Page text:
My associate editor Vivian Yeo returns with another post this week in which she discusses the state of healthcare data management, still largely untouched by technology, in Singapore.
I remember writing about the government's plans to digitize medical records and its dreams of a paperless healthcare system, where private clinics and major hospitals can easily share a patient's medical data and establish a single consolidated view of that patient's healthcare history.
That was 10 years ago. Today, most private clinics still rely on paper and I'm pretty sure most still lack the relevant resources to tap into a patient's hospital records with a mouse click.
Granted it's not an easy path, to take an industry that has one of the longest histories--hence, biggest legacy issues--and completely revolutionize it, digitally. But, if done right, the benefits would be ginormous.
Singapore celebrates its 46th year of independence next week. I must state upfront I'm not the patriotic type--I forget when was the last time I watched the National Day Parade or wore red and white to celebrate the occasion, and I had to think for a good minute to recall how many years the country has been independent as I began this post (and don't even try to suggest my math is bad). I've have my fair share of grouses about the rising cost of living, inconsiderate dwellers and sardine-packed trains during peak hours.
Nonetheless, I am certainly proud of how much the city-state has achieved, especially for a tiny nation with a short history. I truly believe we have one of the most, if not the most, efficient and comfortable airports in the world. If I were stuck in an airport because some volcano which name I cannot pronounce disrupted air traffic in Europe, being at Changi Airport would ease the pain--a lot. And while we're at that, Singapore Airlines also has one of the best reputations in the world, notwithstanding a recent dent due to a Web site revamp gone wrong.
Healthcare, and its related pharmaceutical and biotechnology industries, is also another area that makes me pink with pride (pun intended).
Although there have been serious concerns about affordability to the extent that some elderly folks grumble it's better to die than be sick, the country is making good progress as a biomedical hub and at the forefront of medical innovation.
But if I could make one wish for this sector, it would be that the country's vision to have a single, integrated digital record for each patient was a reality.
Twice in the last several months, my GP (general practitioner), who still relies on paper records, had prescribed medications that were unsuitable for nursing even though he makes it a point every visit to enquire about my young daughter.
The first time it happened, I casually asked the clinic assistant--while making payment--to check back with the doctor as I realized he had failed to mention to me that the meds he was prescribing were safe for breastfeeding (he normally does). I had expected to be chided for my paranoia and that these pills were indeed baby-friendly, but to my horror, they instead were changed.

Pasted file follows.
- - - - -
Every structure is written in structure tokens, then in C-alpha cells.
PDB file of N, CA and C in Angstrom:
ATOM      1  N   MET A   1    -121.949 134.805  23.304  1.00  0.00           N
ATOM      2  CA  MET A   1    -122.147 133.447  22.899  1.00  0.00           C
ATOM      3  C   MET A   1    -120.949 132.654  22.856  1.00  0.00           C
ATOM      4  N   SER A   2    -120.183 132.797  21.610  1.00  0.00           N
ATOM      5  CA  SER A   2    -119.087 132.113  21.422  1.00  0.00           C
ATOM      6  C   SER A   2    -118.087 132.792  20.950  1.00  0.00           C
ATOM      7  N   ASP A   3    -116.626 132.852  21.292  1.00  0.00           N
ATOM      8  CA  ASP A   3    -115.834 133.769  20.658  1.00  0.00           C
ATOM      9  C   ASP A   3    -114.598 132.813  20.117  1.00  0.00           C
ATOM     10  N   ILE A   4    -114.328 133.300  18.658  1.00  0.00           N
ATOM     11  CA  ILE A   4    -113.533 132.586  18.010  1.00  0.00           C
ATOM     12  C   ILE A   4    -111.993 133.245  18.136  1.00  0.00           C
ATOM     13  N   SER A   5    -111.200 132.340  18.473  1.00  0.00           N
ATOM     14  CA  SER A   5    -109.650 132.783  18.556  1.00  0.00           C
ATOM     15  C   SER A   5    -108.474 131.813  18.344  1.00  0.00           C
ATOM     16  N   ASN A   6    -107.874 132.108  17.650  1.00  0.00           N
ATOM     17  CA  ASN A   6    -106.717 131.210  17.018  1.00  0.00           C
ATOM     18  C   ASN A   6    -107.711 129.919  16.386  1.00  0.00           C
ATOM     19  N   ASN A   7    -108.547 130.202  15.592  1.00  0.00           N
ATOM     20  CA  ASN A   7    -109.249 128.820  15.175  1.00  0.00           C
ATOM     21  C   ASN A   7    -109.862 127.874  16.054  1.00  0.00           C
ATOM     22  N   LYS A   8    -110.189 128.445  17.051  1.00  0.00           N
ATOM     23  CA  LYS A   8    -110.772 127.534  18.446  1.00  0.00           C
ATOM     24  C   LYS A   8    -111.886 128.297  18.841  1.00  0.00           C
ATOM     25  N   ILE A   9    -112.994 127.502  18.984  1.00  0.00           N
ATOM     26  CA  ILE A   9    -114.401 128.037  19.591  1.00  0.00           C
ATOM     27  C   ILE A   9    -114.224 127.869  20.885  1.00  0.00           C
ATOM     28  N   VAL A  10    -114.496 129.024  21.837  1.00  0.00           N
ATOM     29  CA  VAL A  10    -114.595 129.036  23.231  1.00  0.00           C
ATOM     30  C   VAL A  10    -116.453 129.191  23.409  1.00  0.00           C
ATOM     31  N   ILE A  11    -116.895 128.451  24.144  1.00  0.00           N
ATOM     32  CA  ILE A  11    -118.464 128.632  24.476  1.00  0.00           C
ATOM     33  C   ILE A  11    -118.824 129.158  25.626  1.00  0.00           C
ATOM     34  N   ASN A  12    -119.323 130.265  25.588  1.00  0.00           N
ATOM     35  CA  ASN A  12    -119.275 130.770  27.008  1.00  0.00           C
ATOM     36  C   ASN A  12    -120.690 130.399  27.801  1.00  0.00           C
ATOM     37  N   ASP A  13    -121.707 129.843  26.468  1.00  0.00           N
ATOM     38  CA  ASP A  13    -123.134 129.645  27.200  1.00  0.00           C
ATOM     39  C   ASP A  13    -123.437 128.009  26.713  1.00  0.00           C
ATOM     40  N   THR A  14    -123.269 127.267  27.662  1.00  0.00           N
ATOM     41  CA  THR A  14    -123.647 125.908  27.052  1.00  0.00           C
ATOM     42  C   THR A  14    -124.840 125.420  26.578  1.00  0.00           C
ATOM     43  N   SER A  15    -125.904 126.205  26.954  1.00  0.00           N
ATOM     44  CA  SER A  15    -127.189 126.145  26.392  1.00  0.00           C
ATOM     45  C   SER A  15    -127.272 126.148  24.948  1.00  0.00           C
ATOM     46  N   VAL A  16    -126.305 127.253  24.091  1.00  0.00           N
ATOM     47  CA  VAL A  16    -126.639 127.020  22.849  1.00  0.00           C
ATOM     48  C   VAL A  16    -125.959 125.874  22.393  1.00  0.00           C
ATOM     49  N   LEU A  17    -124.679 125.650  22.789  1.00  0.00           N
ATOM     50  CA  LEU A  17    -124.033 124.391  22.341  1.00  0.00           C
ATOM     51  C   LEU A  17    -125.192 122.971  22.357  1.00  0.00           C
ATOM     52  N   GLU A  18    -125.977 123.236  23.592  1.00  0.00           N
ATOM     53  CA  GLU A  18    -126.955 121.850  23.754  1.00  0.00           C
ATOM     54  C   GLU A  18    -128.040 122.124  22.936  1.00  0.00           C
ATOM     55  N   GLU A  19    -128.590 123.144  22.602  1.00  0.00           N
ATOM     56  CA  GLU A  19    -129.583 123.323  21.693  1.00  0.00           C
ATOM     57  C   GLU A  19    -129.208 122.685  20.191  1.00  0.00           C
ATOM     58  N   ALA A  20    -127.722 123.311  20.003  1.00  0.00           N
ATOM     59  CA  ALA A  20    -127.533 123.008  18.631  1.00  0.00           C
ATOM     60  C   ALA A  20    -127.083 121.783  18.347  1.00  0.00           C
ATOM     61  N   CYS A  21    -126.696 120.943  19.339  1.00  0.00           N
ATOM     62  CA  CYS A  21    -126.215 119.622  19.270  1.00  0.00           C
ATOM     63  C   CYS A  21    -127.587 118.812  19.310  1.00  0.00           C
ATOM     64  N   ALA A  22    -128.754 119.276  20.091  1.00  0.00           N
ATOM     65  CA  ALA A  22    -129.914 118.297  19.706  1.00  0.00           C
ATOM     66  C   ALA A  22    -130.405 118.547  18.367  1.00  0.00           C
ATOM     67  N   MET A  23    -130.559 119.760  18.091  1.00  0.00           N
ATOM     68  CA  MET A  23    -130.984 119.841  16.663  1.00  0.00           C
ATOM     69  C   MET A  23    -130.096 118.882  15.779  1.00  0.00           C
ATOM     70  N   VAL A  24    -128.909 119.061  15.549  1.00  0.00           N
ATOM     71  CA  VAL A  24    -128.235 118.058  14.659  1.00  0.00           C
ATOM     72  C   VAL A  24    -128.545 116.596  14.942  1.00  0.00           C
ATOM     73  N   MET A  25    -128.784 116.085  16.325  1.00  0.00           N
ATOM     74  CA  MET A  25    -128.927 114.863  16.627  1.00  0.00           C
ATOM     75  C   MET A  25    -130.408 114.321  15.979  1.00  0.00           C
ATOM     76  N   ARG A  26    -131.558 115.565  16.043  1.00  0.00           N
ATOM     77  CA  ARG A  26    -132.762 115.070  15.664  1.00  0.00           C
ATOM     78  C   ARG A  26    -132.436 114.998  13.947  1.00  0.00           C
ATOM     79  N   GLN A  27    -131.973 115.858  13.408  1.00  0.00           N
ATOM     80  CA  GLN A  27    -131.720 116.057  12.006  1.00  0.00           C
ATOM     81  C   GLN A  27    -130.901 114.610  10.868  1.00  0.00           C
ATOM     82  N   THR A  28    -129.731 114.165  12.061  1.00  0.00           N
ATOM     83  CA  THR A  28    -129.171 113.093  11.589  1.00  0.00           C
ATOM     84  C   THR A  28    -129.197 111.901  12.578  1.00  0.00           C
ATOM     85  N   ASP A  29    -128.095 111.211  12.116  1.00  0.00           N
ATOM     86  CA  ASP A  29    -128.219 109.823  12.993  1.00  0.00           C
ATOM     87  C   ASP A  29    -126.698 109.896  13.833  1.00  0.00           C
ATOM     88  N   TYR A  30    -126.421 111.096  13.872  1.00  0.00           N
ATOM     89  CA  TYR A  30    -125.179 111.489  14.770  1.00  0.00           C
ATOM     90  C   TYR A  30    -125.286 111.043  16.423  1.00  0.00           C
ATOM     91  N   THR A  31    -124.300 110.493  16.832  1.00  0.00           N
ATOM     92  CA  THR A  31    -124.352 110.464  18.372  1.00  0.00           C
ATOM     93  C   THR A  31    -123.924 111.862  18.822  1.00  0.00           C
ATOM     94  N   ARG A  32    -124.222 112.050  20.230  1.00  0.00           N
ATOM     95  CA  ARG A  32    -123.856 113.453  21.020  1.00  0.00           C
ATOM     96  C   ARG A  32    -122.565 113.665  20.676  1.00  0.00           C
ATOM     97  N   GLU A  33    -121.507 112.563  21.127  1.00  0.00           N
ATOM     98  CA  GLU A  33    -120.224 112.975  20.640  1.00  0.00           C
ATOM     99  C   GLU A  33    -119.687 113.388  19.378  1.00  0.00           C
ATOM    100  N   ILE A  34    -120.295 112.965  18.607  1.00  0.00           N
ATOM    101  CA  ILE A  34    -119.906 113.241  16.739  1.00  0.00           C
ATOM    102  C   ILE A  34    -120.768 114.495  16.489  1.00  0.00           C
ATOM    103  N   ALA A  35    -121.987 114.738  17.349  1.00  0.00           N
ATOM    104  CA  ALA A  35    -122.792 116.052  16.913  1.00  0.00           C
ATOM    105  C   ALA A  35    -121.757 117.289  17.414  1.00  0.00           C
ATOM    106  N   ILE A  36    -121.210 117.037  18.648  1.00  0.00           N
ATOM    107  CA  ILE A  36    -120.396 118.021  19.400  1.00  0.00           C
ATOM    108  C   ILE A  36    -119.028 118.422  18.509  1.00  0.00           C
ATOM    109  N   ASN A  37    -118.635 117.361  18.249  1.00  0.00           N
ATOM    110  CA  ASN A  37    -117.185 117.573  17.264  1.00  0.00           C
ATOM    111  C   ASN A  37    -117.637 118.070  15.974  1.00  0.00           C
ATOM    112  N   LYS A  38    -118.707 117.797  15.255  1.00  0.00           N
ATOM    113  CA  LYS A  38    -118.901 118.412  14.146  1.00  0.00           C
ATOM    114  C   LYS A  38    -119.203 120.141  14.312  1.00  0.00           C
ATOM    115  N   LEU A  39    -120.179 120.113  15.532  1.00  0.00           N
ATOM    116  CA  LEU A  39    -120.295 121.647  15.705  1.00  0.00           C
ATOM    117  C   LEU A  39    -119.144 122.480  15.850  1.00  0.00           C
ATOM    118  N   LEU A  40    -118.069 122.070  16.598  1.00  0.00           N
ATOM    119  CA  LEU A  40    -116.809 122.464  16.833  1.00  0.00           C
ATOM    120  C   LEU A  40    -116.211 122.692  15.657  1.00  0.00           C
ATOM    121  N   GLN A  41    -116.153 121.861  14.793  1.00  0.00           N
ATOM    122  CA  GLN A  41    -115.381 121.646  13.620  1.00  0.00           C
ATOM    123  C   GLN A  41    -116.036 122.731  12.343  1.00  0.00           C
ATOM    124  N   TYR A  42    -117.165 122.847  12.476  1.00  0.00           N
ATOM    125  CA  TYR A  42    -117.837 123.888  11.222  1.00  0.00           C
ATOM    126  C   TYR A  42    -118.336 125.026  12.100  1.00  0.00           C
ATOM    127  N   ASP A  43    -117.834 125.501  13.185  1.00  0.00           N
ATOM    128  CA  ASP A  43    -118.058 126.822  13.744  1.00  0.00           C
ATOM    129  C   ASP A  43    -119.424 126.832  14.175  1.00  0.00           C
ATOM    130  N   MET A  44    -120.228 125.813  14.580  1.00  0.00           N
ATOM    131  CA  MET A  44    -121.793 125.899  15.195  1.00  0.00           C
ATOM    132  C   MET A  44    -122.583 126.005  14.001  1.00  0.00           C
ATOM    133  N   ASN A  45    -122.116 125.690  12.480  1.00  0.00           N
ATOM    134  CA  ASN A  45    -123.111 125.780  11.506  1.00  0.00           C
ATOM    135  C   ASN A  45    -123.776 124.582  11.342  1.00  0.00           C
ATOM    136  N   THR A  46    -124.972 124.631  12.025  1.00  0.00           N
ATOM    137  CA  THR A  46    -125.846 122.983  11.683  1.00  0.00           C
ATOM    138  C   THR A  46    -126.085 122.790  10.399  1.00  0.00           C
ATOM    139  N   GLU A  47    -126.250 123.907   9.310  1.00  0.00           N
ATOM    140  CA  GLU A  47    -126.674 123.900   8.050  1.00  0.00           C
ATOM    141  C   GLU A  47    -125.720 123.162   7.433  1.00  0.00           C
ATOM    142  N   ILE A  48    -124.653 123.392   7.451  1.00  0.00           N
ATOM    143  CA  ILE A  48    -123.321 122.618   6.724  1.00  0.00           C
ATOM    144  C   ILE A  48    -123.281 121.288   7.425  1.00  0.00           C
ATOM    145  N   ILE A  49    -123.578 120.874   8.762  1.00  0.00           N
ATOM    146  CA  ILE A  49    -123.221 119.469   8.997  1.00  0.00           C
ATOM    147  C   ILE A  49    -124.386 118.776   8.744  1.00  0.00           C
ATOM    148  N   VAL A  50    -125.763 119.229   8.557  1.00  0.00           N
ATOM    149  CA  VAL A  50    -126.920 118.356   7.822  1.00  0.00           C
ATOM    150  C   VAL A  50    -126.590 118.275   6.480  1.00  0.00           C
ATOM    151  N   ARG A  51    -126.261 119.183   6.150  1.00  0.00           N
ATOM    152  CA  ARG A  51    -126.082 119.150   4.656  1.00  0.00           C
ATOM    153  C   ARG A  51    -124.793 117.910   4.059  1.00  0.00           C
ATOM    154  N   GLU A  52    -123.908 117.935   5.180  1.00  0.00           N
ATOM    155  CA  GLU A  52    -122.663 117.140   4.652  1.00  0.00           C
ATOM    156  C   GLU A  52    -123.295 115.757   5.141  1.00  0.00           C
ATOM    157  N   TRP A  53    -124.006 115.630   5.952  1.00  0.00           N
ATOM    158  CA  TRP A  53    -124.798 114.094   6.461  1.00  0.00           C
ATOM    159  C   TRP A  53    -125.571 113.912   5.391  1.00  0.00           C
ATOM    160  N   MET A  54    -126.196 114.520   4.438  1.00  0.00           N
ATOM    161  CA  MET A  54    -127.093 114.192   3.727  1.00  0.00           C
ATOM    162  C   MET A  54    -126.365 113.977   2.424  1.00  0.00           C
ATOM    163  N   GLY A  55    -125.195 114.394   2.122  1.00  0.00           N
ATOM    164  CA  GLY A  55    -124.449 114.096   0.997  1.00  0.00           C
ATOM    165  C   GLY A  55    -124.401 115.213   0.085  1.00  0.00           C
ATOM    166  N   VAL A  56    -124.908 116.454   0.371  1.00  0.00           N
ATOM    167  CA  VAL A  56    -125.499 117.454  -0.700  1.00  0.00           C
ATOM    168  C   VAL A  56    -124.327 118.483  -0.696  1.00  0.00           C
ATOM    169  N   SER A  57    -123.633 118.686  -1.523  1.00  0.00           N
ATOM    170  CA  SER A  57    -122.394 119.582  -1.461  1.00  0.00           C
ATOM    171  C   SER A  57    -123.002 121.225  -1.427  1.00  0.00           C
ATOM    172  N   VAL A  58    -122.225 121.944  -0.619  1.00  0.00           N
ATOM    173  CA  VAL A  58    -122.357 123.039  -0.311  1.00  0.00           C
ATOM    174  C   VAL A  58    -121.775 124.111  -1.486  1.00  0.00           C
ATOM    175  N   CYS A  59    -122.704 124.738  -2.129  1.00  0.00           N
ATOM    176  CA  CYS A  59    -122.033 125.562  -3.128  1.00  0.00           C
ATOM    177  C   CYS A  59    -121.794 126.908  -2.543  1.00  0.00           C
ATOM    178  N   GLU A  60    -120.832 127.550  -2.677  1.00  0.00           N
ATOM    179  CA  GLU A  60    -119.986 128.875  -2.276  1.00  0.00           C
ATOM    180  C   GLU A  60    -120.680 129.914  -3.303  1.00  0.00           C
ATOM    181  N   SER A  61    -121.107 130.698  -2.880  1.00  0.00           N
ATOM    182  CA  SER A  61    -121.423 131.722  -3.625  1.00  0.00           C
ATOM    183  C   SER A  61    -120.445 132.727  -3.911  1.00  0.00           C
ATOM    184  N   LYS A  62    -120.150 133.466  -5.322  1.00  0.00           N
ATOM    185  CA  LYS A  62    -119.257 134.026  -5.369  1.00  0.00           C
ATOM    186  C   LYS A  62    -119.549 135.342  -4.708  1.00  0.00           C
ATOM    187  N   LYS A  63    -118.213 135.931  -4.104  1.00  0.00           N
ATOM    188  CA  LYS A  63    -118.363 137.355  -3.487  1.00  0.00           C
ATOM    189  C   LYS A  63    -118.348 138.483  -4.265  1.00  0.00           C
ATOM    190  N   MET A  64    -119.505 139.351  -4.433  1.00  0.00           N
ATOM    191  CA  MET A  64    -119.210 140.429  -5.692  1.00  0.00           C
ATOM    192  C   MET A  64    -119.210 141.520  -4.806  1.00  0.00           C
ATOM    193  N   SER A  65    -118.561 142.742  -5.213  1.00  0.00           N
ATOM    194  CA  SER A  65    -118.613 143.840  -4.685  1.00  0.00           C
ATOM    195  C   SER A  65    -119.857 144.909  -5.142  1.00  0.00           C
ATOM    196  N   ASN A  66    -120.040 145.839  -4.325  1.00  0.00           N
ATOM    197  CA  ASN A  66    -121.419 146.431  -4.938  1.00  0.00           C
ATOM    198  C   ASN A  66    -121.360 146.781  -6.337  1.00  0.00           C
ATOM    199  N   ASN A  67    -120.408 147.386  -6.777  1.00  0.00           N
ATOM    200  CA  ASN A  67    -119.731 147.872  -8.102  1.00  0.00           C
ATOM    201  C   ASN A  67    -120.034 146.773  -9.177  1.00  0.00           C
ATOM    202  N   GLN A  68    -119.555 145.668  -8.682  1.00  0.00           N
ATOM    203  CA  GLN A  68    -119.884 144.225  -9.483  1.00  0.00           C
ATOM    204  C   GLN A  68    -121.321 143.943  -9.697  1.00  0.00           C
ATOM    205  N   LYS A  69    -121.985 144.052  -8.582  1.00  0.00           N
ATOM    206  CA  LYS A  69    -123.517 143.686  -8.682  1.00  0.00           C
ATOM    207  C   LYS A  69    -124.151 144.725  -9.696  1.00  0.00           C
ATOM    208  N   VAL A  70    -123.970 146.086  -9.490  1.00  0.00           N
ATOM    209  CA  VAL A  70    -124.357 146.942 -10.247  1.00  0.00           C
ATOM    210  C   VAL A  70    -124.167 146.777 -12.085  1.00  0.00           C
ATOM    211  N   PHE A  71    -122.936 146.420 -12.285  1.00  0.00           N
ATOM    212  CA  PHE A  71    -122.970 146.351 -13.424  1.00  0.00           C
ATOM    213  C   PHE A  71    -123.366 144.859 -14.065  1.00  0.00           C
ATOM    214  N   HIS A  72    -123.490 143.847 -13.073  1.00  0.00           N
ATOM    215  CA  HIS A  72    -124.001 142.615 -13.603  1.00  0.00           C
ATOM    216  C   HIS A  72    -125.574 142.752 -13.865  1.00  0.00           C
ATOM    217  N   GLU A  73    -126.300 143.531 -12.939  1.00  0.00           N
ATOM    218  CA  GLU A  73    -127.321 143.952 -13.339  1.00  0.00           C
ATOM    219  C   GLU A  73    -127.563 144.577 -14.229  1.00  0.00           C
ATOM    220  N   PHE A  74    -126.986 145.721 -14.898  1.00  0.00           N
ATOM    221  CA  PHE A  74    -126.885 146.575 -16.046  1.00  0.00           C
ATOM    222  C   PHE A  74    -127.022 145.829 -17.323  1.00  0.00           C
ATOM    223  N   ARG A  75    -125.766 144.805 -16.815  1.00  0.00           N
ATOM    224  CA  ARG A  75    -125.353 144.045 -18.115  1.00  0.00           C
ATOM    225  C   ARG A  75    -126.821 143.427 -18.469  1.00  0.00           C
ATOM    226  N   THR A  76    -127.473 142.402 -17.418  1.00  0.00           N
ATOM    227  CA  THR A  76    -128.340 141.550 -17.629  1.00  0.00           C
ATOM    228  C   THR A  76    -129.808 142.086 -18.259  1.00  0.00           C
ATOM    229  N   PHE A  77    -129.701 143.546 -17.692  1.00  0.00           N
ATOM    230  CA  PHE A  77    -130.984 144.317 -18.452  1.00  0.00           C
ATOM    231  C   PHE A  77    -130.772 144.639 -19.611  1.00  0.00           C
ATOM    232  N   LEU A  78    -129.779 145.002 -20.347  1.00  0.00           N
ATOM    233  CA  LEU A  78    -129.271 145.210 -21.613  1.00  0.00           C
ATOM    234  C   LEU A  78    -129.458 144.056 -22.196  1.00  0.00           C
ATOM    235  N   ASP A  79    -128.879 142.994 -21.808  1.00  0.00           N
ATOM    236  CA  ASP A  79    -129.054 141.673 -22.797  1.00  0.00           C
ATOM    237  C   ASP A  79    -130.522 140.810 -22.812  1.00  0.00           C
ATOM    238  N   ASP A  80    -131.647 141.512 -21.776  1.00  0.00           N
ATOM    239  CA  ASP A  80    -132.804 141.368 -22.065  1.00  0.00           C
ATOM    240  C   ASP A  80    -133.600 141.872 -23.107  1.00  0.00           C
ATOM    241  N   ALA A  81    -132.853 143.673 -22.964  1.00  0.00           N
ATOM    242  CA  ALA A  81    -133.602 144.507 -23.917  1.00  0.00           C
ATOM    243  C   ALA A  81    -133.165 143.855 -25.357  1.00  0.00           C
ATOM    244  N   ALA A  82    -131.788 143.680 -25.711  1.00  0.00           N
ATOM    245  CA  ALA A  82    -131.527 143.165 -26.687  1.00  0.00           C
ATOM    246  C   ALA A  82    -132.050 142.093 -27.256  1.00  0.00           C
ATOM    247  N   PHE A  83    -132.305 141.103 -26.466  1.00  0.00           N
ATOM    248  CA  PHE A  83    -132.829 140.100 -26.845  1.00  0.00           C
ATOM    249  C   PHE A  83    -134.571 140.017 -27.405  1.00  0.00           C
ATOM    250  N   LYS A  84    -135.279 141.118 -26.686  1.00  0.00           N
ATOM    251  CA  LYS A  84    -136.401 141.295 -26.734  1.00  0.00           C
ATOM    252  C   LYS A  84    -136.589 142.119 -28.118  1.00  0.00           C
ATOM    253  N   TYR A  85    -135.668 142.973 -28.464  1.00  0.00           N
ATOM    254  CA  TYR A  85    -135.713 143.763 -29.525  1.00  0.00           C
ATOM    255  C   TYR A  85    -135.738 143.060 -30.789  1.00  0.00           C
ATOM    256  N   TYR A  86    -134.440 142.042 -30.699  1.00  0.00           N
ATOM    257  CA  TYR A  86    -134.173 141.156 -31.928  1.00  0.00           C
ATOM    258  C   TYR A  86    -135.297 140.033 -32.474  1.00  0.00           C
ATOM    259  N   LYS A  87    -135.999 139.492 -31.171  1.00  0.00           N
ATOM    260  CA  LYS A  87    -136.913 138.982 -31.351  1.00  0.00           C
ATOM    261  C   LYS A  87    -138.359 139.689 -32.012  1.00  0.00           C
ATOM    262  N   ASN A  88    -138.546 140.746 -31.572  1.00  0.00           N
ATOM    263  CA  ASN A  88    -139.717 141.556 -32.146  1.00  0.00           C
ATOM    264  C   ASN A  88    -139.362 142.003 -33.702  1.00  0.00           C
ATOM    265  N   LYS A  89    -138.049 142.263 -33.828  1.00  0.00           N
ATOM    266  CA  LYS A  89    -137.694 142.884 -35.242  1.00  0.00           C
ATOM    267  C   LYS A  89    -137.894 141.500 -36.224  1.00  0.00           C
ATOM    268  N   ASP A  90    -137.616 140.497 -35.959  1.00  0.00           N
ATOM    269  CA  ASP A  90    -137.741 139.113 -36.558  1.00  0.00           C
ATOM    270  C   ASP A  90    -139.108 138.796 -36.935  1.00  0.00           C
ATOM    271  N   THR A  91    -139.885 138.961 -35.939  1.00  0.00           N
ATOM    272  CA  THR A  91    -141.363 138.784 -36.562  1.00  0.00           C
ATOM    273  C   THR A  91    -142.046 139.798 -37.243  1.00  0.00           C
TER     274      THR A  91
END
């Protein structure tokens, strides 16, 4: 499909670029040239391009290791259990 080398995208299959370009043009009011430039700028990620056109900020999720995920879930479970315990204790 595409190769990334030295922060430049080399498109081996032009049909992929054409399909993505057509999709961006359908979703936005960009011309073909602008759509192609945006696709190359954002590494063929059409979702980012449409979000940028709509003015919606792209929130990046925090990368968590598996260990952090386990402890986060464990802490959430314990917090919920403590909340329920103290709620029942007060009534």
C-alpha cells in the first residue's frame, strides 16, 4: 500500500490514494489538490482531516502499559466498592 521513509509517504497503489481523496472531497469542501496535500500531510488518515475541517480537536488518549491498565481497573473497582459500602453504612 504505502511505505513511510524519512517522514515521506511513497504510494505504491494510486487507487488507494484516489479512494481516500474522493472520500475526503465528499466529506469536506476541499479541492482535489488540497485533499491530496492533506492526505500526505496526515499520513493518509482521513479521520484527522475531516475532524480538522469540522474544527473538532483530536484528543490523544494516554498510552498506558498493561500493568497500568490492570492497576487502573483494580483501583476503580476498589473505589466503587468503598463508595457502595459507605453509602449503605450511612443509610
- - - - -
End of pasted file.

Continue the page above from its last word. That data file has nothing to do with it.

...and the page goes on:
The second time, the same lack of "don't worry, these medicines are safe for breastfeeding" utterance by my family physician triggered a mental alarm in spite of my grogginess. True enough, one of the meds had to be replaced, again.
This experience made me wonder, how many people ingested wrong medication because they simply assumed that the doctor would prescribe appropriately? You might think it's probably not a big deal since any misdiagnoses that lead to serious consequences usually make the news and we don't hear about them often. But when a pregnant woman, for example, takes meds that are too strong for her fetus, the effects may be subtle or worse, only show up in later generations.
While doctors can be held accountable for negligence and lack of professionalism, they are humans, after all, and mistakes are inevitable. Technology has the ability to play a crucial role here, where important data will always be displayed prominently and built-in controls will trigger off system alerts of inconsistencies.
For instance, my husband is allergic to a group of drugs known as NSAIDs (non-steriodal anti-inflammatory drugs). When he goes to a GP, he or she should be able to know this immediately by looking at his e-medical record. Better still, if a doctor tries to prescribe him Ibuprofen, the system will automatically flag a problem and the dispensary will not receive the prescription.
Of course, it would be simplistic to conclude that having everyone on board or complete digitization will lead to an error-free healthcare system. There are other factors such as whether inputs are clear and detailed, and the possibility of system downtime. But if there is a way where mistakes due to human carelessness can be avoided, let's have it now rather than later.
And so, there is the all-important question of when.
The actual completion of Singapore's multiple-year e-health journey is still nowhere in sight, yet, even though the National Electronic Health Record system was launched in June. The Ministry of Health (MOH) told me in an e-mail that access to the NEHR is progressive, starting with public healthcare institutions under SingHealth and NUHS (National University Health System). "By June 2012, all public healthcare institutions, selected community hospitals and GPs should be on the NEHR system," an MOH spokesperson noted.
No GP I've visited in recent months has made the leap to digital records. And with private practitioners forming 80 percent of the country's primary care providers, I very much doubt that the June 2012 timeline can be met. Still, I am hopeful, for this is the Singapore that prides itself on progress, among other qualities embodied in a pledge that its people faithfully recite every year on Aug. 9.
To all our Singapore readers, happy National Day!